In 1930, a small team of men led British explorer Bertram Thomas on what became the first recorded crossing of Rub’ al Khali, or “The Empty Quarter”, the largest sand desert in the world.
For the first time since then, another team has taken on the same challenge with British explorer Mark Evans leading the charge across the fascinating yet dangerous landscape.
Their journey began in December, and as they scale more than 600 miles across the southern portion of the Arabian Peninsula (in Oman, Qatar, and through Saudi Arabia), they have recorded their journey on their “Crossing The Empty Quarter” website and social media accounts.
We’ve put together a collection of photographs from the @crossingeq Instagram account that show what the perilous journey has been like for the group so far.
To stay in touch throughout their trip, the team is using satellite equipment from Thuraya Telecommunications. Pictured here is the SatSleeve, which turns smartphones into a satellite phone, and a communications hub (far right) to facilitate getting Wi-Fi.
Temperatures in the desert can climb as high as 122 degrees Fahrenheit in the summer and below freezing in the winter. Luckily, the team has two Toyota LC90 expedition vehicles for their journey.
Ensuring the well-being of their camels is part of the difficulty of the journey. This includes being able to find appropriate water supplies for both the animals and themselves.
The team consists of nine men in total (including two support photographers and two medical experts). Members range from locals who have lived in the area for years to the great-great-grandson of one of the original explorers.
In the 1930s, The Explorer's Club called the Empty Quarter 'the broadest expanse of unexplored territory outside of Antarctica', and it remains a mystery to most today. The landscape can prove to be stunning.
The desert encompasses parts of Saudi Arabia, Oman, the United Arab Emirates, and Yemen, with a terrain that's often marked by enormous dunes.
It also has clear skies that make for incredible stargazing. This photo was taken from the team's campsite one recent evening.
A wide variety of tracks and prints -- including those from hyenas -- can be found throughout the desert.
Along the way, they've been treated to traditional meals and songs from those who live near the area.
At one point in their trip, they were greeted by a team of men who led them to the historic settlement of Shisr, Oman on camels. There, they were welcomed by a crowd of nearly 80 people in a natural amphitheater beneath the ruins of Ubar.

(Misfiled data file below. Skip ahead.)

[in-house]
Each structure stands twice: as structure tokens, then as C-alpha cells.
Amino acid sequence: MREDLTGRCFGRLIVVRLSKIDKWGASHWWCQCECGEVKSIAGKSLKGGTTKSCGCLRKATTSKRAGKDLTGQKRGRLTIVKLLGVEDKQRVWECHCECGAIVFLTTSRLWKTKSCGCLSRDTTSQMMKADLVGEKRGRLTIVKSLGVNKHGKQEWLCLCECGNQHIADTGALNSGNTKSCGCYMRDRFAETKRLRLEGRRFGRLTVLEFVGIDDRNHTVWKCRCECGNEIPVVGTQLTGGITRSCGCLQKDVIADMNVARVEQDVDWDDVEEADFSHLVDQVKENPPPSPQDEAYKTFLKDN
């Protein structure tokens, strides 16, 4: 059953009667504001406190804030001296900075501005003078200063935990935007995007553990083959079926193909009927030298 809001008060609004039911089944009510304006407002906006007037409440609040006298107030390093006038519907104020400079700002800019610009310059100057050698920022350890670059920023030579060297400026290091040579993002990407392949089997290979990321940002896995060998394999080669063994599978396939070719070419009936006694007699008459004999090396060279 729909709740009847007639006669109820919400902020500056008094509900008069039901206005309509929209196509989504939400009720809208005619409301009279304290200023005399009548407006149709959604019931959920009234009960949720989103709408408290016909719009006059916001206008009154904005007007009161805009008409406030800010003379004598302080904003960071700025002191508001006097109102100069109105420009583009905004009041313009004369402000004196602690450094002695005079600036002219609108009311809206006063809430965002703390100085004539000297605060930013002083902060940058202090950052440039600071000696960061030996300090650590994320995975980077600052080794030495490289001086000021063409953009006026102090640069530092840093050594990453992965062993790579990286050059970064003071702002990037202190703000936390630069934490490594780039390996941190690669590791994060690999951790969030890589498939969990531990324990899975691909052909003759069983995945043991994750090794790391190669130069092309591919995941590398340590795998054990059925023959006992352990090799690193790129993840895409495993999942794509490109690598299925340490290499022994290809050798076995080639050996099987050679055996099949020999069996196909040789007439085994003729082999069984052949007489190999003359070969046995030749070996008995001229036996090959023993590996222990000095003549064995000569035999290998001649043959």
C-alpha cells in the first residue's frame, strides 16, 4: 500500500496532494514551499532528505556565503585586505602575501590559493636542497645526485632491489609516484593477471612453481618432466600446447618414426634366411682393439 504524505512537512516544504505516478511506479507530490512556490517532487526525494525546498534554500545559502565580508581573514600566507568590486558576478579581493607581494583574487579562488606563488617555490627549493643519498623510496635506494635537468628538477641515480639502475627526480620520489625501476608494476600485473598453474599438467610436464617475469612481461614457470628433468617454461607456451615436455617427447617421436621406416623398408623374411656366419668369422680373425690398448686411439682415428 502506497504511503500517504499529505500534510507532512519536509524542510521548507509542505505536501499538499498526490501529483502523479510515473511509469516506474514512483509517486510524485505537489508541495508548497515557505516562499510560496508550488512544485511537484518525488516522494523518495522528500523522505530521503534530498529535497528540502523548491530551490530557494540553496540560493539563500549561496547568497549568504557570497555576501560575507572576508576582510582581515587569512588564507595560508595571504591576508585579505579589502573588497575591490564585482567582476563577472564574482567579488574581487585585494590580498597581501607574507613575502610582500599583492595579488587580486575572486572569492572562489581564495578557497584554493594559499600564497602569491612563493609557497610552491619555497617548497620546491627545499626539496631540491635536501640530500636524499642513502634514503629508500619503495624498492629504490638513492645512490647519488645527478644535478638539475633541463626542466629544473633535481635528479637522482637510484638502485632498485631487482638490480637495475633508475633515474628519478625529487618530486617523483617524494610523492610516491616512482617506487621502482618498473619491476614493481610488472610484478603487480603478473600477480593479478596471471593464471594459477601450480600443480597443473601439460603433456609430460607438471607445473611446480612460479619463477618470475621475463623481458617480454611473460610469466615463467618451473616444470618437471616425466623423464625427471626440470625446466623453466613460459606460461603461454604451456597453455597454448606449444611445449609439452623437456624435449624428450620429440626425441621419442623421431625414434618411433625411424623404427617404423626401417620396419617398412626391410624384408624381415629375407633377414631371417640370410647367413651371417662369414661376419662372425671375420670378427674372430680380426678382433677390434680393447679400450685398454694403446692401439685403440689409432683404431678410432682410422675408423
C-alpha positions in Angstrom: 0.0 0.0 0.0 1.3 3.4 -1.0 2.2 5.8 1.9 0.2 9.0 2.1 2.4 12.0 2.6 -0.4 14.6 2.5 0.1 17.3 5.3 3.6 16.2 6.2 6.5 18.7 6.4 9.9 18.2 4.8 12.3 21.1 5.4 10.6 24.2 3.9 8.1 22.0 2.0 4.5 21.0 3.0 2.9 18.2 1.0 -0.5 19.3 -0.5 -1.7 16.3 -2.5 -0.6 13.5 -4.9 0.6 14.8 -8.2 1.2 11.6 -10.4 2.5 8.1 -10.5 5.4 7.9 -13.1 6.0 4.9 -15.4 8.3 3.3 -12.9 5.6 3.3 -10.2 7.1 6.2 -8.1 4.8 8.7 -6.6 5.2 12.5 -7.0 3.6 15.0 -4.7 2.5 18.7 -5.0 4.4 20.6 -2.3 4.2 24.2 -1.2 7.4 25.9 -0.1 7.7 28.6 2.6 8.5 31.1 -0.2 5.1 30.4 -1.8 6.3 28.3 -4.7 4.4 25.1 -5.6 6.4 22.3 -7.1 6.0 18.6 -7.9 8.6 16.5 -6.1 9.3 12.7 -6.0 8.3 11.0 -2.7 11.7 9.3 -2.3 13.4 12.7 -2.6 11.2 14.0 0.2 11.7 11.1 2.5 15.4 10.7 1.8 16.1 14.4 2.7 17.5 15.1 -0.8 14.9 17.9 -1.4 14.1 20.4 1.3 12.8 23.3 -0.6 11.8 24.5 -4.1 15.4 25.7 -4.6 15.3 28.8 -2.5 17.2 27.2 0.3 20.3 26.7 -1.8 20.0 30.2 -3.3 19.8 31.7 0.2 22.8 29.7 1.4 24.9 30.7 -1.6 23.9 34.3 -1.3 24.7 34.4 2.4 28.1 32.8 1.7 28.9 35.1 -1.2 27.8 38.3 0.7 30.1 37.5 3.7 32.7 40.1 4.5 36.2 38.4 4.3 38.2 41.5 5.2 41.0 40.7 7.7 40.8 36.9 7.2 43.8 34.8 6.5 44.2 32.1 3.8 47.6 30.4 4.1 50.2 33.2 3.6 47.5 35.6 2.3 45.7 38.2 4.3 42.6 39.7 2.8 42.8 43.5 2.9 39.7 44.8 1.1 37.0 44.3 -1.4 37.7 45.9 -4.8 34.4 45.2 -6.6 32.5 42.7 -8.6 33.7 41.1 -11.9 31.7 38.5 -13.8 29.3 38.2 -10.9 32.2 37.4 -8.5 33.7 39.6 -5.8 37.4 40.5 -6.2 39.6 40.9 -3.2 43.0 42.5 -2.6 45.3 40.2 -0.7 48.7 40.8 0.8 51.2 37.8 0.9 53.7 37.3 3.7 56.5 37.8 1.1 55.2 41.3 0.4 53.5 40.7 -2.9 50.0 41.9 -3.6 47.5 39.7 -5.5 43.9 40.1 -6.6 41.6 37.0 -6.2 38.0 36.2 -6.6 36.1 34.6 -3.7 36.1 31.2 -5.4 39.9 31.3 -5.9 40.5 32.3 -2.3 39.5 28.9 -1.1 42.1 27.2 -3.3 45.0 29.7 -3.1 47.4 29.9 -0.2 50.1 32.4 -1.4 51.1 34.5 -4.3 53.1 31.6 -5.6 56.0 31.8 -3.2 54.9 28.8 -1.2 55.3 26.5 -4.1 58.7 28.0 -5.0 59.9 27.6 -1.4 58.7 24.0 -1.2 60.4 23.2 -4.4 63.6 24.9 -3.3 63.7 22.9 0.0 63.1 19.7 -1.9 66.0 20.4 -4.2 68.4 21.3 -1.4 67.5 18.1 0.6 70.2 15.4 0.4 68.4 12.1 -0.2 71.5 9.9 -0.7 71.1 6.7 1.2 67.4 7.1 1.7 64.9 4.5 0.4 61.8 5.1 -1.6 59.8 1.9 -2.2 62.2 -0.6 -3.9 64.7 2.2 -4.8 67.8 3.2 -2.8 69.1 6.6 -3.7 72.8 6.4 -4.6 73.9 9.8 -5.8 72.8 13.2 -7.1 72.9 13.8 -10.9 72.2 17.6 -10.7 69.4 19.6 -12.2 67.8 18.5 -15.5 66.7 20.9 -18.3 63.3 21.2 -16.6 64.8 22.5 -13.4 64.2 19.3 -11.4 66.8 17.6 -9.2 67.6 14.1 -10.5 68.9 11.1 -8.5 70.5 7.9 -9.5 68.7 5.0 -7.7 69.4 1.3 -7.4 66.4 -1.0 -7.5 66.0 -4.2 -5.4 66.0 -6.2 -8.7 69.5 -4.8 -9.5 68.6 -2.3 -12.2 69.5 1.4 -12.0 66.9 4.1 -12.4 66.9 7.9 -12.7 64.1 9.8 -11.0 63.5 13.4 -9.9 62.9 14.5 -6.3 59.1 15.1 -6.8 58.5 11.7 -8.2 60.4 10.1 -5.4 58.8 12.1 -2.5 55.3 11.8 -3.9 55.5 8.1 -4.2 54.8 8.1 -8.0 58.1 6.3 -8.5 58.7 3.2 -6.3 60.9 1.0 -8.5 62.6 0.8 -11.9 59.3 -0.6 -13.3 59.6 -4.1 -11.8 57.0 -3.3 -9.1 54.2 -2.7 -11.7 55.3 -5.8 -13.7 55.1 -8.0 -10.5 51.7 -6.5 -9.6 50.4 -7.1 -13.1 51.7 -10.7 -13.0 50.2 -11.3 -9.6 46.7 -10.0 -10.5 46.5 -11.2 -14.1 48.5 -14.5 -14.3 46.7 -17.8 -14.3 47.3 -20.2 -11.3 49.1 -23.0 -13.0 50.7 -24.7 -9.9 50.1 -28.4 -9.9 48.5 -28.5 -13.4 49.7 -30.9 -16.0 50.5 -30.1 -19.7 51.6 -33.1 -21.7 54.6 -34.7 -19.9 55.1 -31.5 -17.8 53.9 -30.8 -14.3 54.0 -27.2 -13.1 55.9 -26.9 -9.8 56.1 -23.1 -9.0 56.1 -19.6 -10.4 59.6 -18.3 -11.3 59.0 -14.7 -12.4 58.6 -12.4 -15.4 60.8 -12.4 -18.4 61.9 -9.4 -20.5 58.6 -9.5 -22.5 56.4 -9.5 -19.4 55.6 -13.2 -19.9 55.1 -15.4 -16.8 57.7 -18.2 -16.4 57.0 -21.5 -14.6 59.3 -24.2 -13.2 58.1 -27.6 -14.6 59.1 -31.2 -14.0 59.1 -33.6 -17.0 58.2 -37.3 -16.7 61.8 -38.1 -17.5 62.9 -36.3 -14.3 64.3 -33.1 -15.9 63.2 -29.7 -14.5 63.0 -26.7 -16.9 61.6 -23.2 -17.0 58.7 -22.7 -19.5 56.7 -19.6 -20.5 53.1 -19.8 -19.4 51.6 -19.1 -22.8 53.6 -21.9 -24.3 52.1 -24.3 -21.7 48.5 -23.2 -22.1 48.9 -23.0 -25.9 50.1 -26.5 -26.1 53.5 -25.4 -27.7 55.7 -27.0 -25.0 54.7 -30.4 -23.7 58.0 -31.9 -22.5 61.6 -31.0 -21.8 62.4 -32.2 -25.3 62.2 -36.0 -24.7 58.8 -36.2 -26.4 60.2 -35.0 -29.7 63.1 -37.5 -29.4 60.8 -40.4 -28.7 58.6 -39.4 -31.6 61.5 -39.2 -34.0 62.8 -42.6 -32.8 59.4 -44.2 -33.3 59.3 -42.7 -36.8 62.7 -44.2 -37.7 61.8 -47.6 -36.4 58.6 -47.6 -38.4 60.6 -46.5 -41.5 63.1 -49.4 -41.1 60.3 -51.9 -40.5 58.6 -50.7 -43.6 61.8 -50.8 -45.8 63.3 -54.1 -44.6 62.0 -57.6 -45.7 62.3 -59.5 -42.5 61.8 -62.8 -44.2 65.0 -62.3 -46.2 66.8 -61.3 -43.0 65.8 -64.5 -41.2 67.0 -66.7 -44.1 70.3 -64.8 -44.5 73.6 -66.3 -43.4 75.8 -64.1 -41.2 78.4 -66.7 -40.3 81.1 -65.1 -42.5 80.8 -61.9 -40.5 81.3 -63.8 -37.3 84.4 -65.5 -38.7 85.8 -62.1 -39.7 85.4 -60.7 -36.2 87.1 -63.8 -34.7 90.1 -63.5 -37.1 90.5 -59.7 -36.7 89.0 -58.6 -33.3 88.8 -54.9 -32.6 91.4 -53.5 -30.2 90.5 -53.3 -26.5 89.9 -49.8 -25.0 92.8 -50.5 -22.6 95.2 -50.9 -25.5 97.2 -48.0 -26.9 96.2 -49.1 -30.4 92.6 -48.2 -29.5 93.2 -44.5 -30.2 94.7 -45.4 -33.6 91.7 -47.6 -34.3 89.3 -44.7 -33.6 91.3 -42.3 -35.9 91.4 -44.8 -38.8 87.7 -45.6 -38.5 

After singing, they retired to a meal held in their honour. Such a large crowd gathered for the meal that they were forced to serve it in two separate sittings.
Their Christmas dinner, however, was a bowl of baked beans, keeping in the tradition of what Thomas had eaten back on his journey in 1930.
In an image posted a few weeks ago, a caption read, 'While we know it is the New Year, most of us don't know which day of the week it is for sure, and to be quite honest, it doesn't really matter.' Typically, their travelling starts just after sunrise and ends just before sunset, with a break in the middle.
About a month ago, they reached the border between Saudi Arabia and Oman. When they left the Omani military camp, they were received with an unexpected visit from around 20 members of the community of Al Hashman, who travelled to wish them well.
The desert was once believed to be green and lush, with permanent rivers and lake beds. The team came across a small waterhole with grass growing around it, where the camels were able to replenish themselves.
They also came across areas like the Turaiga well, where they used a rope and pulley system to pull up buckets of waters.
As their journey progresses, the desert's terrain changes. In this photo taken three weeks ago, the team notes that the dunes are starting to open to vaster moorlands of sand, with beautiful snaking dunes that catch the eye.
During the trek, they've also come across different tribes of the Empty Quarter, including the Murra. During Thomas' time, the Murra ranged over an area of the desert the size of France. According to the team's Instagram account, the Murra are often employed by the government as detectives to hunt down criminals.
In Qatar, they've also come across individuals travelling on their own, like this man carrying a falcon.
Though they have hit some points not covered by regular GSM telecom networks, they have relied on Thuraya to make calls and record their journey, through which they are also reporting their scientific and archaeological findings.
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